This is a big year for Eatonville High School. It marks the 100th high school graduation.
The 1914 class was a particularly small one — two students — Ed Christensen and Susan Van Eaton. There is no picture of the two together because Ed and Susan refused to have photos taken together because they thought it would look like they were married. The two students graduated and went on two very different paths.
Soon after the graduation, in July 1914, World War I broke out. Not long after Ed graduated, he left to fight with the troops. He was one of the lucky ones and made it back home.
On September 12, 1919, Eatonville threw a “Welcome Home” for all the men who had returned from service. That day, Ed was one of the 33 men who “fell into line at the upper end of Mashell Avenue and T. C. Van Eaton was there to give the “Welcome Home” address. Unfortunately, Ed’s life was cut short, much too soon. Just two years later, in June of 1921, Ed died tragically from electrocution while “repairing a motor at Camp Lewis.”
Susan Van Eaton
Susan, the daughter of T. C. Van Eaton led a much different life.
Her nephew, Pat Van Eaton says, “Susan met a young electrical engineer assigned to the building of Eatonville High School fell in love with him a married him soon after graduating.”
Susan raised and family and her daughter, Rose Steiner, is still alive and living on Whidbey Island.
Today we’re used to calculators and computers in the classroom, not to mention the amazing teaching tools available on the web. In 1914 is was literally “old school” — chalkboards, books, pencils, paper and inkwells.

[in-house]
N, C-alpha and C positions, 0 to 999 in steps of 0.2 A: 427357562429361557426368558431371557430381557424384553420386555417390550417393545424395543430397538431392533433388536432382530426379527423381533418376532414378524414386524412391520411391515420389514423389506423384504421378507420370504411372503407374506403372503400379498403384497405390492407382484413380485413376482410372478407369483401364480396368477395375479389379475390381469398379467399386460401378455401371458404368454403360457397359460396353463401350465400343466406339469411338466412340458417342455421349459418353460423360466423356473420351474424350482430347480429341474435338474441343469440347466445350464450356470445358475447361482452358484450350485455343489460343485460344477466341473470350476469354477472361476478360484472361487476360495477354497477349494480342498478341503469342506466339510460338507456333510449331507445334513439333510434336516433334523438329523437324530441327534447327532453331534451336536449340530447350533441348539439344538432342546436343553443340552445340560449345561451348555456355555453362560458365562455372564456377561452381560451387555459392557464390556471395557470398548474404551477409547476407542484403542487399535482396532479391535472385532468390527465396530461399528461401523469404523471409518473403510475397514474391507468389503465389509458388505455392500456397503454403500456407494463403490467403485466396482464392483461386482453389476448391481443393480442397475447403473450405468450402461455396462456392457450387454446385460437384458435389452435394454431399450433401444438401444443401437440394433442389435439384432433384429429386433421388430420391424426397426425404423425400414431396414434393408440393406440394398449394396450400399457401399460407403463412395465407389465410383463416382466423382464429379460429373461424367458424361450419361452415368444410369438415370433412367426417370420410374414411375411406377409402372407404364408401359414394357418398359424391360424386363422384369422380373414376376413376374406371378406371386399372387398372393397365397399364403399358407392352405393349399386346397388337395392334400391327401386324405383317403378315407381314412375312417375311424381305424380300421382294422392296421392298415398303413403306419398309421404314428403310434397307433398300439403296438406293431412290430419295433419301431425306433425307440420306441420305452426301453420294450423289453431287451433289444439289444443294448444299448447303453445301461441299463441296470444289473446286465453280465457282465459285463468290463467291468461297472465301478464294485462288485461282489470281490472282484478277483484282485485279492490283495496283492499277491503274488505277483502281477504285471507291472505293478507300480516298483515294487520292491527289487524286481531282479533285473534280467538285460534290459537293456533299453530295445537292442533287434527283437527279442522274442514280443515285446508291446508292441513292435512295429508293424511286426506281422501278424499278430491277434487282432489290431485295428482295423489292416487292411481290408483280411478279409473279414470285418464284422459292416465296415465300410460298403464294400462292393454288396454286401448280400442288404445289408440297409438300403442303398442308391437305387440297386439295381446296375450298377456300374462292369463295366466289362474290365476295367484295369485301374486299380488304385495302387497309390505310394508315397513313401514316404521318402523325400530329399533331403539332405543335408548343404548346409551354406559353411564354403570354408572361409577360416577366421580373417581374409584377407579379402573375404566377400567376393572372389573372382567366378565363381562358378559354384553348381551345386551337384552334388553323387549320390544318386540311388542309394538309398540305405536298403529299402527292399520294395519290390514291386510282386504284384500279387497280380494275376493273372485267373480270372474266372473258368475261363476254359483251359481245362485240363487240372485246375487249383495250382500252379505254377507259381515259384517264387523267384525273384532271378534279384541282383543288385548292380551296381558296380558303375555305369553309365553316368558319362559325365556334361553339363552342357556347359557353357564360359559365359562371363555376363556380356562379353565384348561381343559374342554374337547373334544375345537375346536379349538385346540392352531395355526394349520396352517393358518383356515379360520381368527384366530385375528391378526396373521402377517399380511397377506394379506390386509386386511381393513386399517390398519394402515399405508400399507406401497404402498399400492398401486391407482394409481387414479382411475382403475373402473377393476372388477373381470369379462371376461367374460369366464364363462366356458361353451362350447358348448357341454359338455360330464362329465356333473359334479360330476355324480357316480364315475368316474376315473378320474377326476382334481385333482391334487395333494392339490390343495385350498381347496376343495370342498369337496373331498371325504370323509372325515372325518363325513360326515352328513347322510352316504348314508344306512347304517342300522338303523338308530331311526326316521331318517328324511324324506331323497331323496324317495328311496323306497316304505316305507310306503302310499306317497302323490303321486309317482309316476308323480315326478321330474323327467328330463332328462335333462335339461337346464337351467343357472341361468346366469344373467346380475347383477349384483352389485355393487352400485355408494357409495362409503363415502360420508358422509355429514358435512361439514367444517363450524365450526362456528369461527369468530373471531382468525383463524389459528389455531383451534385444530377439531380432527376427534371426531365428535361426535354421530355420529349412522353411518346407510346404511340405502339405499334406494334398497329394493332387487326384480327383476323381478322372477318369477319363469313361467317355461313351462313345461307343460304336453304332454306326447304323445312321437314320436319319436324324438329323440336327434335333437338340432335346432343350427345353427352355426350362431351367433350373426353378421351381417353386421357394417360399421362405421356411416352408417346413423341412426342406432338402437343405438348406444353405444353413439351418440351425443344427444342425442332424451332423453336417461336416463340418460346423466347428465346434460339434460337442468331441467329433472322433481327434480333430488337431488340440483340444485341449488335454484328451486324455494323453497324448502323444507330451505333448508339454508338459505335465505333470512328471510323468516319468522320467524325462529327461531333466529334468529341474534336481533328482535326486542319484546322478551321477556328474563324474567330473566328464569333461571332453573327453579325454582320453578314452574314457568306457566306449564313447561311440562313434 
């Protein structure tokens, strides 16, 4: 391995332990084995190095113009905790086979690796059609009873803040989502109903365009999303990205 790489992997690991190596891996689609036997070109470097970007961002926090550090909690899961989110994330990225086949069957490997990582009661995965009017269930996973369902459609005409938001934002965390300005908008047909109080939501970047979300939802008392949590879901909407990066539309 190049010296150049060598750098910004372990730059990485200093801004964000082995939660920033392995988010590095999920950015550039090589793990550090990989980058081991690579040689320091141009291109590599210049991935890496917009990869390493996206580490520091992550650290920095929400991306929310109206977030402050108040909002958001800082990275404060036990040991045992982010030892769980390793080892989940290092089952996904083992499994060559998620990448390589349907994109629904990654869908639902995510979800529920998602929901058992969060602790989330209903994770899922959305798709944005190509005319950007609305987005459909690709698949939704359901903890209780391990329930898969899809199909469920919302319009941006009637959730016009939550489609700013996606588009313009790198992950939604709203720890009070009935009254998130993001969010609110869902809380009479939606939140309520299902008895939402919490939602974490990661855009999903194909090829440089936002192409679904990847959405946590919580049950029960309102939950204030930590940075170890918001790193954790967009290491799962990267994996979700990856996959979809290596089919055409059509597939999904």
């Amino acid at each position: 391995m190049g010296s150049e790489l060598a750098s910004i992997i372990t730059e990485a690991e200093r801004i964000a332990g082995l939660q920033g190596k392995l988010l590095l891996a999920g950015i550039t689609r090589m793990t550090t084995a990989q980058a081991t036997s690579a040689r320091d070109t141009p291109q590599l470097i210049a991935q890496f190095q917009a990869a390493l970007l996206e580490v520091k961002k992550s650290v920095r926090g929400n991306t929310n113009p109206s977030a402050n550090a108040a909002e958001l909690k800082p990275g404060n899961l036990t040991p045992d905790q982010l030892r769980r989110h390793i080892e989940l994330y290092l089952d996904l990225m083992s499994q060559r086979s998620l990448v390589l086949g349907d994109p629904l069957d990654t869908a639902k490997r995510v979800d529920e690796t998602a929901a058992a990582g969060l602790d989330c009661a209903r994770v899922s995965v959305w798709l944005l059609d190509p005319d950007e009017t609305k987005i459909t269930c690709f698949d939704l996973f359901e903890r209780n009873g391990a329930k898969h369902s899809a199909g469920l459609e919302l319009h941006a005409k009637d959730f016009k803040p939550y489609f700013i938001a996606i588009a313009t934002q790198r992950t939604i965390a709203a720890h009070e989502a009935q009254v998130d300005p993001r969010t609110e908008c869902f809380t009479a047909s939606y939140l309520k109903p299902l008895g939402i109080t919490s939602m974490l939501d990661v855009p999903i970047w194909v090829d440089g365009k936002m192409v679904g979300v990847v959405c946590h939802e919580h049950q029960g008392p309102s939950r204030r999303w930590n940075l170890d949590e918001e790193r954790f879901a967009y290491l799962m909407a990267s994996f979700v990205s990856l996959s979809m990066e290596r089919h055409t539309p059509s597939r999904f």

If you’re curious what you would have been studying at EHS back in 1914, here is a list of the classes from the school’s catalog:
Freshmen: English, Algebra, Physical Geography, Agriculture
Sophomore: English, Plane Geometry, Botany or Zoology, Latin
Junior: English, Algebra 1-2 year, Higher Arithmetic 1-2 yr., English History, Physics Senior: English, American History and Civics, Chemistry, Review of Com. Branches In addition, each year a student could choose an elective.
They could pick from:
• Ancient History
• Medieval or Modern History
• English History
• Agriculture or Horticulture
• Physiology • German • Sociology
EHS had a vibrant athletic department, including not only baseball, but also both girls’ and boys’ basketball teams. And don’t forget the top notch EHS debate team, which in 1913-14 trounced Roy. Congratulations EHS!
For a century teachers and staff have worked and devoted their careers to preparing students for the life ahead. And congratulations to the class of 2014. Go out there and make history!